The David M. Rubenstein Family Giant Panda Habitat will reopen to the public when the cub is about four months old, though the exact timing will depend on Mei Xiang and the cub.
Yes, the cub will go to China after four years.
External genitalia in bears doesn’t develop until the bear is several months old. We should be able to tell the sex of the cub in a few weeks. The best, and most reliable, way to determine a bear cub’s sex is through DNA analysis.
In the wild, bears—including giant pandas—give birth in small dens. In China's Wolong Reserve, pandas make their dens in large hollow conifer trees, with a diameter of about three feet. Where there aren’t any trees, pandas den in caves with a little bedding of twigs. They stay in these dens for about the cub’s first 100 days.
We strive to recreate these surroundings for Mei Xiang. In January of this year, in anticipation of the breeding season, we rearranged Mei Xiang’s den. We shifted the angle of the bars, so that keepers have more direct access to Mei Xiang and her cub while they are resting in the nest area. The old bars were recycled, making the renovations not only a little greener, but also a little less overwhelming for Mei Xiang. It was as if the “furniture” was simply rearranged one day.
It is usually dark in Mei's den, as it would be in a wild bear's den, but the cams have infared and low-light capabilities, which allows her and the cub to be visible to cam viewers. This is also why the cam usually looks black and white. When the keepers turn on the lights, the cam shows up in color—except for the bears, of course, who are always black and white.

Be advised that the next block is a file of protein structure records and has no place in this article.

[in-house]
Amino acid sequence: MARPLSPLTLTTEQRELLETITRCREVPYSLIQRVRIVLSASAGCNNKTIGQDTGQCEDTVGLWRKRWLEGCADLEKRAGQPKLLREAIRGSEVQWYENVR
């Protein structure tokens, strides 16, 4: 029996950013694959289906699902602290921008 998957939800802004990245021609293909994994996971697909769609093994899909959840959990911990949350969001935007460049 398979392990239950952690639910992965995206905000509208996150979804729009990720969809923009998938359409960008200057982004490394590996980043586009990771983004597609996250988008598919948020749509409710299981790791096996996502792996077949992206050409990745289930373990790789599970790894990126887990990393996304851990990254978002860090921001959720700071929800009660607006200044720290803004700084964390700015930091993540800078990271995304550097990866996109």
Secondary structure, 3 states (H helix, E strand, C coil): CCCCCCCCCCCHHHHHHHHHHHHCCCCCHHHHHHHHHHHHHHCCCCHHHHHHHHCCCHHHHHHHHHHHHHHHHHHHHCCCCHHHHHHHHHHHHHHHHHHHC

When bears give birth in the wild, the mothers spend several months denned up with their cubs. Their focus during this time is nurturing and protecting their cubs, rather than eating. Scientists have observed giant panda mothers in the wild go as long as a month without eating or drinking. Like other bears, pandas seem to go through a metabolic shift during the summer months, when their food intake drops up to 75 percent. This coincides with when pandas den and produce cubs, like other bear species. One difference to note is that other bears fast for several months during hibernation.
Male pandas are not involved in the care of their cubs. Fathers and cubs may never encounter each other in the wild.
When the panda team conducts a health check they have a list of things to accomplish. They will measure the cub’s body weight, assess hydration, take a body measurement, check the oral cavity, check the umbilicus, check genitalia and rectal area, palpate the abdominal cavity, take a fecal culture, take the rectal temperature, listen for a heartbeat and lung sounds, and collect any urine produced.
The team will also evaluate Mei Xiang and attempt to collect milk samples from her.
Mei Xiang’s den was rearranged earlier this year to allow the panda team to get closer to her and a cub to do health checks, or retrieve the cub. There is a barrier in the den, which keeps members of the panda team safe when they enter the den with Mei Xiang and the cub. Mei Xiang and the keepers are never on the same side of the barrier.
When the panda team removes the cub from the den for a health check a minimum of two keepers are always present. (No more than three keepers enter the den at the same time.) One keeper focuses on retrieving the cub, and another keeper monitors Mei Xiang. Keepers offered Mei Xiang bamboo, juice, sugarcane or honey water while they retrieved the cub during the first weeks of her life. Now that Mei Xiang is leaving the cub more frequently for longer periods of time, keepers can retrieve her from the den while Mei is eating in the adjacent enclosure.
They will pick the cub up with a gloved hand.
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